While its peers in advanced economies have registered double digit growth, Britain has much to do to catch up with them. Clouds on the horizon are however clearing following increased clarity on how Brexit would impact its future trade relationship with the European Union, the largest trade bloc in the world.
On Friday, in an interview to the BBC, Mark Carney, Bank of England’s Governor disclosed that the British economy could pick up steam later this year once it gets more clarity on its future relationship with the European Union.
“There is the prospect this year, as there is greater clarity about the relationship with Europe and subsequently with the rest of the word, for a recoupling – if I can use that term borrowed from Gwyneth Paltrow – a conscious recoupling of the UK economy with the global economy,” said Carney. “The world economy is accelerating, and we haven’t seen that yet”.
Following the Brexit vote, the growth of the British economy has been much lower compared to the other G7 countries over the first three quarters of 2017.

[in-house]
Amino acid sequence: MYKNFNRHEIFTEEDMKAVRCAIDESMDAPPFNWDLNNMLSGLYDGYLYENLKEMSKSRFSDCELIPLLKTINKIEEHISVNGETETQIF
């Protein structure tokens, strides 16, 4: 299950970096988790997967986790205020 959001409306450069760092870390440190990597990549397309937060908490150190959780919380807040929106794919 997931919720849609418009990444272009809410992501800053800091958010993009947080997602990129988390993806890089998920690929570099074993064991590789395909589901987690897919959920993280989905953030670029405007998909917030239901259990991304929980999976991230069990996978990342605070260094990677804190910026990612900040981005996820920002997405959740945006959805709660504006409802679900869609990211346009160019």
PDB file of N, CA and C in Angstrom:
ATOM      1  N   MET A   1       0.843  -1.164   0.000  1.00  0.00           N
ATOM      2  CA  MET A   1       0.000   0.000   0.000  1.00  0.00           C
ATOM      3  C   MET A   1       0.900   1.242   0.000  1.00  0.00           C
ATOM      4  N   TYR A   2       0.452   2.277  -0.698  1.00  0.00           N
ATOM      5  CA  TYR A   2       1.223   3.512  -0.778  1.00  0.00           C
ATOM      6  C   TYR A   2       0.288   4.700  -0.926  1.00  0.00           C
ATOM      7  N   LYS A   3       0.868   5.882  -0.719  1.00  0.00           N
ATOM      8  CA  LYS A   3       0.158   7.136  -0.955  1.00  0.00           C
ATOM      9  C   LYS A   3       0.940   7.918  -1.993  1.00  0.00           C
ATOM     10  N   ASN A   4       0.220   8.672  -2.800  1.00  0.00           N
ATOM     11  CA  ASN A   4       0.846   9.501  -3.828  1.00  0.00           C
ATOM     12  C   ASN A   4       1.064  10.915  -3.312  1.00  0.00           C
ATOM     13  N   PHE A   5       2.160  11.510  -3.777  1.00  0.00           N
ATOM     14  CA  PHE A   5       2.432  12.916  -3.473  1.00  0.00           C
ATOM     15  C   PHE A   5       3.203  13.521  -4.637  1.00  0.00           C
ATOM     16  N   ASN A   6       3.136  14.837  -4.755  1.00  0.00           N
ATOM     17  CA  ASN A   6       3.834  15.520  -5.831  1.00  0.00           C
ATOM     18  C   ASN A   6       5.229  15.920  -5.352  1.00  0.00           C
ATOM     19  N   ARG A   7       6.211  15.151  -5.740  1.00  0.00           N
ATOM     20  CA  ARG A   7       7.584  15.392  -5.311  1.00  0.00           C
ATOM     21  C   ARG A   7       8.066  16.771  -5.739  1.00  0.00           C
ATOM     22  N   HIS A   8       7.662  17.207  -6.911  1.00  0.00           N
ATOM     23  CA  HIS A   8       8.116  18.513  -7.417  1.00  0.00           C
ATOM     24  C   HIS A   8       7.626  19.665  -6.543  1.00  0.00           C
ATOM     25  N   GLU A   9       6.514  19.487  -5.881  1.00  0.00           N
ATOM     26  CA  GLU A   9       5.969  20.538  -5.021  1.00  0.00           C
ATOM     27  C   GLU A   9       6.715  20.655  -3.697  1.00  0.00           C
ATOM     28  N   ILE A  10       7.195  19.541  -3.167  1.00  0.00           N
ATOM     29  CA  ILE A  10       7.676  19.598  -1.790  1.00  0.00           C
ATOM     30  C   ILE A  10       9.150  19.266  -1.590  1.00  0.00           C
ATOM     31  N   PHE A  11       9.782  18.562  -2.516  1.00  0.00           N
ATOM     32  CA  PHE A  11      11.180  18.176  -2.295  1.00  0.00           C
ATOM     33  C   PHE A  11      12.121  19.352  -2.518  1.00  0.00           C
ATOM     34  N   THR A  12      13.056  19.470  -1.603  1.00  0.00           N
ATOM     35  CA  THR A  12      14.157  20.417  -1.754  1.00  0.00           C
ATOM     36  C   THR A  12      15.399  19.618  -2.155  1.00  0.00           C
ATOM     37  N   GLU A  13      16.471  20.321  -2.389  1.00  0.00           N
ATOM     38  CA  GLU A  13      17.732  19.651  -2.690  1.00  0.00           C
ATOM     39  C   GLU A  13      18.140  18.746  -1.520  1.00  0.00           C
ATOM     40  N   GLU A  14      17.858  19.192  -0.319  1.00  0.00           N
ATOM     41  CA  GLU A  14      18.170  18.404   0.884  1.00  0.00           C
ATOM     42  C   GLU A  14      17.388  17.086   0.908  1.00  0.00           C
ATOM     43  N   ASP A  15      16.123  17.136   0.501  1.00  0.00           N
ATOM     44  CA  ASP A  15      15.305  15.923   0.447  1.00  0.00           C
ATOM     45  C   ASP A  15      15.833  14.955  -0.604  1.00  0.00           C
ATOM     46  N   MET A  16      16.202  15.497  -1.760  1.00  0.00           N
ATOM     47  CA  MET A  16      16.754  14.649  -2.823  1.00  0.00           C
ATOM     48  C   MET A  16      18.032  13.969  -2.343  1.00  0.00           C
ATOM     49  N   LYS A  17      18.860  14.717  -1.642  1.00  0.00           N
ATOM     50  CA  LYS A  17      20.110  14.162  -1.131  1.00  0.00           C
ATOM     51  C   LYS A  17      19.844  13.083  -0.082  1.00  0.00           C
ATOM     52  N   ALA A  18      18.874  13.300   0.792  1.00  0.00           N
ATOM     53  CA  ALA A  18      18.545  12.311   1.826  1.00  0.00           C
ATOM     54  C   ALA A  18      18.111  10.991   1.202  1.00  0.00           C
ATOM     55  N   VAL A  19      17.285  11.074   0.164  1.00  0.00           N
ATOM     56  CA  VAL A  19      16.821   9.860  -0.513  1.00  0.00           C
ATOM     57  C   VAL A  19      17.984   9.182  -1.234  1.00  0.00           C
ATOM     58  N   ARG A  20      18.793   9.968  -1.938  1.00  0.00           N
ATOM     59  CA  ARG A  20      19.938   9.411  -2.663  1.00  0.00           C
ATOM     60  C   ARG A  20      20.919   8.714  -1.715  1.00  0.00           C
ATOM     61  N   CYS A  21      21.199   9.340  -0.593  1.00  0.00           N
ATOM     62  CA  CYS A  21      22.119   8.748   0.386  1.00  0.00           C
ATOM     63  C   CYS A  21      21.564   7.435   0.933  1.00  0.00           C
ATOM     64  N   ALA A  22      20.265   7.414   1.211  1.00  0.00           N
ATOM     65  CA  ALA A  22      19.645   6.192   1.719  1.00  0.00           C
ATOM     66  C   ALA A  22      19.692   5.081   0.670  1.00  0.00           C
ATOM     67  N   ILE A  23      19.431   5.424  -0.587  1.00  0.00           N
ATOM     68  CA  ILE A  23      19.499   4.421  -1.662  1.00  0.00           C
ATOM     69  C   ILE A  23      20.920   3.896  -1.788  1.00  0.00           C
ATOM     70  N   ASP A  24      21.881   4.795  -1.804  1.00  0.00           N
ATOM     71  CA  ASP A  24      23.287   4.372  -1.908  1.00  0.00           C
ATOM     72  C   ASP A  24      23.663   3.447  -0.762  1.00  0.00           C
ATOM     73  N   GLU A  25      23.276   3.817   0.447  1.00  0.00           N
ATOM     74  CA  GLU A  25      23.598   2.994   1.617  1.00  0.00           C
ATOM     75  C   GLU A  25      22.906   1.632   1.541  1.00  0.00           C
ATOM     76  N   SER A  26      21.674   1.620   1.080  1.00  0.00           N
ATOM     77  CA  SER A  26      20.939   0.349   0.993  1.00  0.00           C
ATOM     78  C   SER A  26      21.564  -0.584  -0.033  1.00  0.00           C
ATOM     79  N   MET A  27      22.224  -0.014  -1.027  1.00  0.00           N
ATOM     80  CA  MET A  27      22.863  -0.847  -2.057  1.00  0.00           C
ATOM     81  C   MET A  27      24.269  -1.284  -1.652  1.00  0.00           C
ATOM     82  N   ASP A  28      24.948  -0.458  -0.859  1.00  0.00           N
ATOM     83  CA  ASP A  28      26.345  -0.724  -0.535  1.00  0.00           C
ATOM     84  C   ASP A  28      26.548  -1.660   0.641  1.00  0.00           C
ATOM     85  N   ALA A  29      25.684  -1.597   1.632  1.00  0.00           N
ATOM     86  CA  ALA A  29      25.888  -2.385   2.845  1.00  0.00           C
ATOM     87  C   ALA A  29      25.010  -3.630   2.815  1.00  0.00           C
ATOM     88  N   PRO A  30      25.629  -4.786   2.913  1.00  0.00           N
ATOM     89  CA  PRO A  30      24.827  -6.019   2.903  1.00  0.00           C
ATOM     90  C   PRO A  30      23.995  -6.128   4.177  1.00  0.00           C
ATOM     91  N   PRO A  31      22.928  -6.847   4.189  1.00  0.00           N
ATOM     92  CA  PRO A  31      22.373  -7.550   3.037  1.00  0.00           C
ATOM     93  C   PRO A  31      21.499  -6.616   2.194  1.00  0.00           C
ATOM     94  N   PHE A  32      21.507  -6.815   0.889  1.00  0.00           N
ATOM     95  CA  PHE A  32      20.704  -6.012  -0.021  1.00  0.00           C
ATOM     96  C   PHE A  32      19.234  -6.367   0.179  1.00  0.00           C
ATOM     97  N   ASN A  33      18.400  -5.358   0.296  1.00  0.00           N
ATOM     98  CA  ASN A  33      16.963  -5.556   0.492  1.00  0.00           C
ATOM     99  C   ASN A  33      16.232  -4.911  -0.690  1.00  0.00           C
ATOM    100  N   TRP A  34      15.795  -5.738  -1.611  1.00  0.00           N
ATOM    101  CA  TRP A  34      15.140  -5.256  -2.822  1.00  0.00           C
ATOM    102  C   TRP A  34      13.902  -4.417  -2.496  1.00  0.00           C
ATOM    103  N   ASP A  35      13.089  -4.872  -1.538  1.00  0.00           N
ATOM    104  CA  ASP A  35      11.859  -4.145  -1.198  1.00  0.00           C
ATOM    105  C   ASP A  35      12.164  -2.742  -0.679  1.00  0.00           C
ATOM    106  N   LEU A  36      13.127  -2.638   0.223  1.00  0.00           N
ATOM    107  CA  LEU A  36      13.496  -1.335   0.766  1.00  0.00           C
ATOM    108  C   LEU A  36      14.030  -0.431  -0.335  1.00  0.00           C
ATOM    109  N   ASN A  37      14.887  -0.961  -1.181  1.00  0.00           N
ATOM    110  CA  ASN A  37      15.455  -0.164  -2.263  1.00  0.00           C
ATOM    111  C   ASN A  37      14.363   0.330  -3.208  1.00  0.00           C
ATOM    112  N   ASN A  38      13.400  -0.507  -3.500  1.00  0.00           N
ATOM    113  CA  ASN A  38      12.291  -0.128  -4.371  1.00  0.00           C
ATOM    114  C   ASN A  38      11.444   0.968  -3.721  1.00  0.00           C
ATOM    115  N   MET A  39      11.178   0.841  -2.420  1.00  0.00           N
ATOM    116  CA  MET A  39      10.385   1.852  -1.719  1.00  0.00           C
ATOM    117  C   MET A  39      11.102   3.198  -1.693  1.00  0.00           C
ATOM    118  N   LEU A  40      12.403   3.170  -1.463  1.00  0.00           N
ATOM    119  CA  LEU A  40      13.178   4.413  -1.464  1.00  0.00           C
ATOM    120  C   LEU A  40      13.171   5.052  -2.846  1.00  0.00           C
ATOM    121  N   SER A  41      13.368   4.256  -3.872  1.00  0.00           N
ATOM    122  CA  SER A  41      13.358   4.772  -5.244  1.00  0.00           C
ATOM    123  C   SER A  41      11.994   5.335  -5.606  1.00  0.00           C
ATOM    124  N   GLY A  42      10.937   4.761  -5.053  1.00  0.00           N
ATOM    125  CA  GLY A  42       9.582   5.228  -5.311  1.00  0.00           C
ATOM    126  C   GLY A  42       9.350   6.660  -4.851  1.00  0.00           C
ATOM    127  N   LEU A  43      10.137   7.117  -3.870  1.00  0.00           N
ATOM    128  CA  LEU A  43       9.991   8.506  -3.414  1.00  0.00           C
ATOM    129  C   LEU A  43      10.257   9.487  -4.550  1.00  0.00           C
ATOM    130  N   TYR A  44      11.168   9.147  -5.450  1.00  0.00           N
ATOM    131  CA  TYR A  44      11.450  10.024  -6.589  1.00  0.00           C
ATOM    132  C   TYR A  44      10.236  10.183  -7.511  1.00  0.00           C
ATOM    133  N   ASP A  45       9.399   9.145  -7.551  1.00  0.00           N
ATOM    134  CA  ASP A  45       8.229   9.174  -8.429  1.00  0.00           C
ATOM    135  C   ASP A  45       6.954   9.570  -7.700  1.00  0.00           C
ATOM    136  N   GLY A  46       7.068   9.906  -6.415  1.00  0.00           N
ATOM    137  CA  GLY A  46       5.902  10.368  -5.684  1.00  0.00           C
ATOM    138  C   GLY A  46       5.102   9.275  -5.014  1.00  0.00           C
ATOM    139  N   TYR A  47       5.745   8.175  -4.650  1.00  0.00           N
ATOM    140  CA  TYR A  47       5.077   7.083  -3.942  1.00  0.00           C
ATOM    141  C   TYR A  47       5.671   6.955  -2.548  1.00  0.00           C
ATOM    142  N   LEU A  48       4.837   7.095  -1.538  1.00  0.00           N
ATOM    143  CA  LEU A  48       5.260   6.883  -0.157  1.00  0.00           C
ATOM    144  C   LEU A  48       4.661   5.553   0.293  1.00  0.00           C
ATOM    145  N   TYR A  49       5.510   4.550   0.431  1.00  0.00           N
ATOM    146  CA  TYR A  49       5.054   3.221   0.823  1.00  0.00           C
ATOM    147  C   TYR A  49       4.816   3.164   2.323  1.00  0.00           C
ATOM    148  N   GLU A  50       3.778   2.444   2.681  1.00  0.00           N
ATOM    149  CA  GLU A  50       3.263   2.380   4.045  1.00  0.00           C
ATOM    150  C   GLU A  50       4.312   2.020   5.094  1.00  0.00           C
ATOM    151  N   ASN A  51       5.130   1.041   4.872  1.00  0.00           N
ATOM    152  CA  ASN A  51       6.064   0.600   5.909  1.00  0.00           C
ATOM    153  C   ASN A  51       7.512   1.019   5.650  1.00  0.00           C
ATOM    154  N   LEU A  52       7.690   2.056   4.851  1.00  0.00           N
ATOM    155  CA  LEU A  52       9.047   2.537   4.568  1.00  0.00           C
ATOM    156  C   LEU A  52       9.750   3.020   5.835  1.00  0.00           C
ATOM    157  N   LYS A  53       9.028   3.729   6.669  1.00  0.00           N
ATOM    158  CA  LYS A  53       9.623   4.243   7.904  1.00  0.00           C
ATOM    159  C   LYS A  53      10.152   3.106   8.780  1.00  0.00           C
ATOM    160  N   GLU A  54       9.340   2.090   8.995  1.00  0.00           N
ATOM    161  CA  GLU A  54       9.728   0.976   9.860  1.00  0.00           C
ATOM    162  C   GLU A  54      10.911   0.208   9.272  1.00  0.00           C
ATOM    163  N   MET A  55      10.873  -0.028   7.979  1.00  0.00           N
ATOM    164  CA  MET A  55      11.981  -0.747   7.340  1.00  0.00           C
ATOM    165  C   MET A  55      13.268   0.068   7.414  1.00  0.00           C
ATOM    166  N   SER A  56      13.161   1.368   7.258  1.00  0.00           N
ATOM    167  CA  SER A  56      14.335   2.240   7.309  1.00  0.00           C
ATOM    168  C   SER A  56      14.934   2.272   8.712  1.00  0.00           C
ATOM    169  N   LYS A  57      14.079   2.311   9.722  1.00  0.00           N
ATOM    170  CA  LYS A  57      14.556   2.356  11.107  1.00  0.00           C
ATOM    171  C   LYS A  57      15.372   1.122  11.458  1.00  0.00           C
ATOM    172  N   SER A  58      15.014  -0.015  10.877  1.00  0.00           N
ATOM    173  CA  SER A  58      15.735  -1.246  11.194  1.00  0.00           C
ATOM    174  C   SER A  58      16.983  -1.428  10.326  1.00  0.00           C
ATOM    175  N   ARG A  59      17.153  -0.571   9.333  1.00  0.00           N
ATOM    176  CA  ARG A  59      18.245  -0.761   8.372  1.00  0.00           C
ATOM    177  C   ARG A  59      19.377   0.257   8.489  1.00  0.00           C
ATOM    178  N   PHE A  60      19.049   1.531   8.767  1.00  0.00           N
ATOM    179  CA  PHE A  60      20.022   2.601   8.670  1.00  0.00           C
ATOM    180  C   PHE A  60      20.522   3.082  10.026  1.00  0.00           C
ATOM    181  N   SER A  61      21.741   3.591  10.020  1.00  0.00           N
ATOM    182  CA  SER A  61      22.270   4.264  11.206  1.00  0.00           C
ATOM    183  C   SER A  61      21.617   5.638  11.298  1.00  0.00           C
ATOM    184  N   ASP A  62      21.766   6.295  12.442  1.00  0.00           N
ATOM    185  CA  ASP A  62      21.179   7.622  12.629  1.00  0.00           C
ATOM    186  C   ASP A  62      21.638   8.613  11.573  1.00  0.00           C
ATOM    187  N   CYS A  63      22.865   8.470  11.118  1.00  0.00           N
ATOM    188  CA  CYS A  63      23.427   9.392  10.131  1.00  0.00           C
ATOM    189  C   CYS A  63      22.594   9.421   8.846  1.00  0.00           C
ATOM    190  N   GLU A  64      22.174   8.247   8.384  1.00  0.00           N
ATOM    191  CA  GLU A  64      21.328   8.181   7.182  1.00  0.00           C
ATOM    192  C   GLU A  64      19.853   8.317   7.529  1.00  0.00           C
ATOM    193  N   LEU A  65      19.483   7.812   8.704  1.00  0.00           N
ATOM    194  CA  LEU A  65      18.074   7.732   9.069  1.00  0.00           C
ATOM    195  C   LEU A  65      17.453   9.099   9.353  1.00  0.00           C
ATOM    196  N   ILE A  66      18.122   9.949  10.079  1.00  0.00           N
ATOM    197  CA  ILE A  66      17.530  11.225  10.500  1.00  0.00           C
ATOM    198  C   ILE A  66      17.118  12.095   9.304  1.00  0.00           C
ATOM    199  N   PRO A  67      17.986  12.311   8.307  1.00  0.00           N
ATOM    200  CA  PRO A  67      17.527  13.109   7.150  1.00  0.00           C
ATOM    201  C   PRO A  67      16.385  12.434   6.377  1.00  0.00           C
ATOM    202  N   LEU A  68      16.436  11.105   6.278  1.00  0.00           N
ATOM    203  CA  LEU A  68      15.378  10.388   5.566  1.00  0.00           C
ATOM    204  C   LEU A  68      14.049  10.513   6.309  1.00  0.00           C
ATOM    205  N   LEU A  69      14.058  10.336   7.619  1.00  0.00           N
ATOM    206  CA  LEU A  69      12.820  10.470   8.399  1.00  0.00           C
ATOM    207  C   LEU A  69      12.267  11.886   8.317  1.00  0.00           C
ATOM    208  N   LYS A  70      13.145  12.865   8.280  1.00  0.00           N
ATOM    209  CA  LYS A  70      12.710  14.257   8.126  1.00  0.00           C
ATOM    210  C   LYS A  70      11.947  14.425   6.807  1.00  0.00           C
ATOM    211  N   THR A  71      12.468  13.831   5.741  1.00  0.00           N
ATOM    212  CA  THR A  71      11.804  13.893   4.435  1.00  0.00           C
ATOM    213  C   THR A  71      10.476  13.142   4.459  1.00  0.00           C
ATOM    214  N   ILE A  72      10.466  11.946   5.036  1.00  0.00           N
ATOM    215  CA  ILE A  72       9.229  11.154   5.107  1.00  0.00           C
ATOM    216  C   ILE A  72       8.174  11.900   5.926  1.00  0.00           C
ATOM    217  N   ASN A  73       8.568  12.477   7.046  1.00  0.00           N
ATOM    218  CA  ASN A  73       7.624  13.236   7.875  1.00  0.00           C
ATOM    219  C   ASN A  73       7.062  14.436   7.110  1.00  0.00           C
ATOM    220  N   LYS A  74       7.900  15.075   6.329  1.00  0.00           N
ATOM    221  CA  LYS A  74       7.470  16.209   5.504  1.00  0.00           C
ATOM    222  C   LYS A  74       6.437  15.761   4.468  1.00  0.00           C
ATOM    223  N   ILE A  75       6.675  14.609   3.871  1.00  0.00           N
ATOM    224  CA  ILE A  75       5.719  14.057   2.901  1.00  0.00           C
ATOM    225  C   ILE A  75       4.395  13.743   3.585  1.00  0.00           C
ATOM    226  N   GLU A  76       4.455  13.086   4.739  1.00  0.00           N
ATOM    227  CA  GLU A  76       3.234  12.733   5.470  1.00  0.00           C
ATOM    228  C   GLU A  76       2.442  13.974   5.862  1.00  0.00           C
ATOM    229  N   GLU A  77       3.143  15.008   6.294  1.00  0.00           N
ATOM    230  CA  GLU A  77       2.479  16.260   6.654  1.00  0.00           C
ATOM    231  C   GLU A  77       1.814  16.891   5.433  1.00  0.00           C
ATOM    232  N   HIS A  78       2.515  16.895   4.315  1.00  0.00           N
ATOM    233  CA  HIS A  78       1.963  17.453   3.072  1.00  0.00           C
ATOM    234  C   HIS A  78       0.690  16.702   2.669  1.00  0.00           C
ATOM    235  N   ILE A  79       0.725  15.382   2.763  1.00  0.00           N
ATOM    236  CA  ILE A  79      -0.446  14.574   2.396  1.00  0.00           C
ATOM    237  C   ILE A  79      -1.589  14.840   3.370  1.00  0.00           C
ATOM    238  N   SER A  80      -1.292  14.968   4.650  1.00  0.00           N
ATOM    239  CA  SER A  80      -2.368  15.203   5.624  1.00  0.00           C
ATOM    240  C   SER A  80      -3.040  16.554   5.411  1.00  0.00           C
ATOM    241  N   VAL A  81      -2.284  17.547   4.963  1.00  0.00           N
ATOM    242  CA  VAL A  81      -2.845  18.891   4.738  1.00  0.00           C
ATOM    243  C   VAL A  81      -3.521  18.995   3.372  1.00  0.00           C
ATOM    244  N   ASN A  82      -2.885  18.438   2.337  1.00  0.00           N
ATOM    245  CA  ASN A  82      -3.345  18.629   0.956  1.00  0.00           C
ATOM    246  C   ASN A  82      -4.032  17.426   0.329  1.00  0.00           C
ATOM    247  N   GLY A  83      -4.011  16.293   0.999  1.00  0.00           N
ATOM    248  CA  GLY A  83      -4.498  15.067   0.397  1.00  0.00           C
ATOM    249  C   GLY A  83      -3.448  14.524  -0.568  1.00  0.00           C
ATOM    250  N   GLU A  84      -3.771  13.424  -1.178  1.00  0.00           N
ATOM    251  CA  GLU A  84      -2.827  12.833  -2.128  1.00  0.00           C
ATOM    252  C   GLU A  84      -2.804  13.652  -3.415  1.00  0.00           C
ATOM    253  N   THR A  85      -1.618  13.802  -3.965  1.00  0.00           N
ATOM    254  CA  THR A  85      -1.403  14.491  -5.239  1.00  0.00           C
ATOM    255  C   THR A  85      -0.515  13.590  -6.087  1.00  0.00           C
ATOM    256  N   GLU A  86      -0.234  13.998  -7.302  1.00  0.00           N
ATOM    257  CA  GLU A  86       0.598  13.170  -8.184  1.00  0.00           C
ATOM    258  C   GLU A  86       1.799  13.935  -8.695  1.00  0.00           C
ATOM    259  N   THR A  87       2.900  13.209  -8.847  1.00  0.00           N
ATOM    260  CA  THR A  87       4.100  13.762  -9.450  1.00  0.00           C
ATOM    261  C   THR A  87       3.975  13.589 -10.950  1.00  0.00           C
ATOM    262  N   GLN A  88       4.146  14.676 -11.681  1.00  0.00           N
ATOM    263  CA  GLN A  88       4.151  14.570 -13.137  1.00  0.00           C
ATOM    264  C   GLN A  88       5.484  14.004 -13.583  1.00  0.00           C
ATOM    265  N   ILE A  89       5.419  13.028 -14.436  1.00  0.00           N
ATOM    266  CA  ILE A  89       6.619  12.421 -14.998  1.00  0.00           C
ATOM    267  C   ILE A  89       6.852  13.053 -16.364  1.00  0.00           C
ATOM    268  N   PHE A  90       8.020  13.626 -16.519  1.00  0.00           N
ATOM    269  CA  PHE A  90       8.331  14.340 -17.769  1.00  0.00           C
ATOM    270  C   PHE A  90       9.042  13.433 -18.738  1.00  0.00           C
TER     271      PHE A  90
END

Economic data, to be released later today, is expected to show that the growth of the economy remained unchanged in the fourth quarter as well.
Economists expect the central bank, the Bank of England, to raise interest rates towards the end of 2018, however some opine that it could come as early as May. In November 2017, the central bank had raised interest rates in more than a decade following signs that wages would rise more rapidly after falling behind inflation.
During the interview, Carney told the BBC that Brexit had cost Britain’s economy tens of billions of pounds in lower economic growth as well as reduced investment by companies who are waiting for more clarity on how Brexit would impact their operations.
“Investment in advanced economies is growing at double-digit rates, and it is low single digits here,” said Carney.